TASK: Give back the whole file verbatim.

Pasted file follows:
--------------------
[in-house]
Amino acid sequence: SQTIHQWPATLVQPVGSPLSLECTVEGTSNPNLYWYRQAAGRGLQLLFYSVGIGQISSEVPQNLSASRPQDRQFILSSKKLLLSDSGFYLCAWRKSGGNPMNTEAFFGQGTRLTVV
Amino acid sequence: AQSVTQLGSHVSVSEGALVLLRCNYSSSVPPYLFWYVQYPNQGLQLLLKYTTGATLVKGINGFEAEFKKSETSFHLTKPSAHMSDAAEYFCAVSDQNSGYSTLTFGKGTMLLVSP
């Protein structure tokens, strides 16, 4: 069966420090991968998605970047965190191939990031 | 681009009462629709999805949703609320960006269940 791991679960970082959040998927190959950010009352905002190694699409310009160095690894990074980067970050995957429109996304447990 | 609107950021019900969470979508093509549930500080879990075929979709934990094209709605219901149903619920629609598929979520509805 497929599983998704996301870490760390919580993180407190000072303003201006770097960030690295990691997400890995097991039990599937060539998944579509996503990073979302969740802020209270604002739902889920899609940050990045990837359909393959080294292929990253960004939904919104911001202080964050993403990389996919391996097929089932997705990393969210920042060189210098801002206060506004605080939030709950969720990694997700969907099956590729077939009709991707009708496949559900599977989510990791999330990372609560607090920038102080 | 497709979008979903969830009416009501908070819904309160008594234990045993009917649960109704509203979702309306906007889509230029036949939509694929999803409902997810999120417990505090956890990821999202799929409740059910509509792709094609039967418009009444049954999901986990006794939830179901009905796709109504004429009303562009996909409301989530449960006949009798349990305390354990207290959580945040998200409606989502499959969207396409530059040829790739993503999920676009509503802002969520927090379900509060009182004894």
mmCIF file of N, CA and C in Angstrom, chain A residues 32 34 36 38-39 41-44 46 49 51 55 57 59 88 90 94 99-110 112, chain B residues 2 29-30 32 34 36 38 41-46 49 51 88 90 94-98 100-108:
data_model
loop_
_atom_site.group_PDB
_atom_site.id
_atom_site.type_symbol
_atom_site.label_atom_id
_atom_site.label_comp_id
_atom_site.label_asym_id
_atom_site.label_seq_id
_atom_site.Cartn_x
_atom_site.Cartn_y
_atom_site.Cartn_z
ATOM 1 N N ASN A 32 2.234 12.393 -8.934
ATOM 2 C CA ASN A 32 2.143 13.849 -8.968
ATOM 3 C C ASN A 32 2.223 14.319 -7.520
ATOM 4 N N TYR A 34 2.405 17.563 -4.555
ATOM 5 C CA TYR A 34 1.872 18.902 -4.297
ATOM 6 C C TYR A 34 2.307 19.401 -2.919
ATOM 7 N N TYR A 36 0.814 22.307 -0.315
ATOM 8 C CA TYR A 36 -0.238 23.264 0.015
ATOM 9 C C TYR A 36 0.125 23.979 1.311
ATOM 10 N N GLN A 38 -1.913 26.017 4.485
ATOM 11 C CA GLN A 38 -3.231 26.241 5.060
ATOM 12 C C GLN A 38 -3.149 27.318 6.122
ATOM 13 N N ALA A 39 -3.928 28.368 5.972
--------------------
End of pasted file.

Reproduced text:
[in-house]
Amino acid sequence: SQTIHQWPATLVQPVGSPLSLECTVEGTSNPNLYWYRQAAGRGLQLLFYSVGIGQISSEVPQNLSASRPQDRQFILSSKKLLLSDSGFYLCAWRKSGGNPMNTEAFFGQGTRLTVV
Amino acid sequence: AQSVTQLGSHVSVSEGALVLLRCNYSSSVPPYLFWYVQYPNQGLQLLLKYTTGATLVKGINGFEAEFKKSETSFHLTKPSAHMSDAAEYFCAVSDQNSGYSTLTFGKGTMLLVSP
């Protein structure tokens, strides 16, 4: 069966420090991968998605970047965190191939990031 | 681009009462629709999805949703609320960006269940 791991679960970082959040998927190959950010009352905002190694699409310009160095690894990074980067970050995957429109996304447990 | 609107950021019900969470979508093509549930500080879990075929979709934990094209709605219901149903619920629609598929979520509805 497929599983998704996301870490760390919580993180407190000072303003201006770097960030690295990691997400890995097991039990599937060539998944579509996503990073979302969740802020209270604002739902889920899609940050990045990837359909393959080294292929990253960004939904919104911001202080964050993403990389996919391996097929089932997705990393969210920042060189210098801002206060506004605080939030709950969720990694997700969907099956590729077939009709991707009708496949559900599977989510990791999330990372609560607090920038102080 | 497709979008979903969830009416009501908070819904309160008594234990045993009917649960109704509203979702309306906007889509230029036949939509694929999803409902997810999120417990505090956890990821999202799929409740059910509509792709094609039967418009009444049954999901986990006794939830179901009905796709109504004429009303562009996909409301989530449960006949009798349990305390354990207290959580945040998200409606989502499959969207396409530059040829790739993503999920676009509503802002969520927090379900509060009182004894």
mmCIF file of N, CA and C in Angstrom, chain A residues 32 34 36 38-39 41-44 46 49 51 55 57 59 88 90 94 99-110 112, chain B residues 2 29-30 32 34 36 38 41-46 49 51 88 90 94-98 100-108:
data_model
loop_
_atom_site.group_PDB
_atom_site.id
_atom_site.type_symbol
_atom_site.label_atom_id
_atom_site.label_comp_id
_atom_site.label_asym_id
_atom_site.label_seq_id
_atom_site.Cartn_x
_atom_site.Cartn_y
_atom_site.Cartn_z
ATOM 1 N N ASN A 32 2.234 12.393 -8.934
ATOM 2 C CA ASN A 32 2.143 13.849 -8.968
ATOM 3 C C ASN A 32 2.223 14.319 -7.520
ATOM 4 N N TYR A 34 2.405 17.563 -4.555
ATOM 5 C CA TYR A 34 1.872 18.902 -4.297
ATOM 6 C C TYR A 34 2.307 19.401 -2.919
ATOM 7 N N TYR A 36 0.814 22.307 -0.315
ATOM 8 C CA TYR A 36 -0.238 23.264 0.015
ATOM 9 C C TYR A 36 0.125 23.979 1.311
ATOM 10 N N GLN A 38 -1.913 26.017 4.485
ATOM 11 C CA GLN A 38 -3.231 26.241 5.060
ATOM 12 C C GLN A 38 -3.149 27.318 6.122
ATOM 13 N N ALA A 39 -3.928 28.368 5.972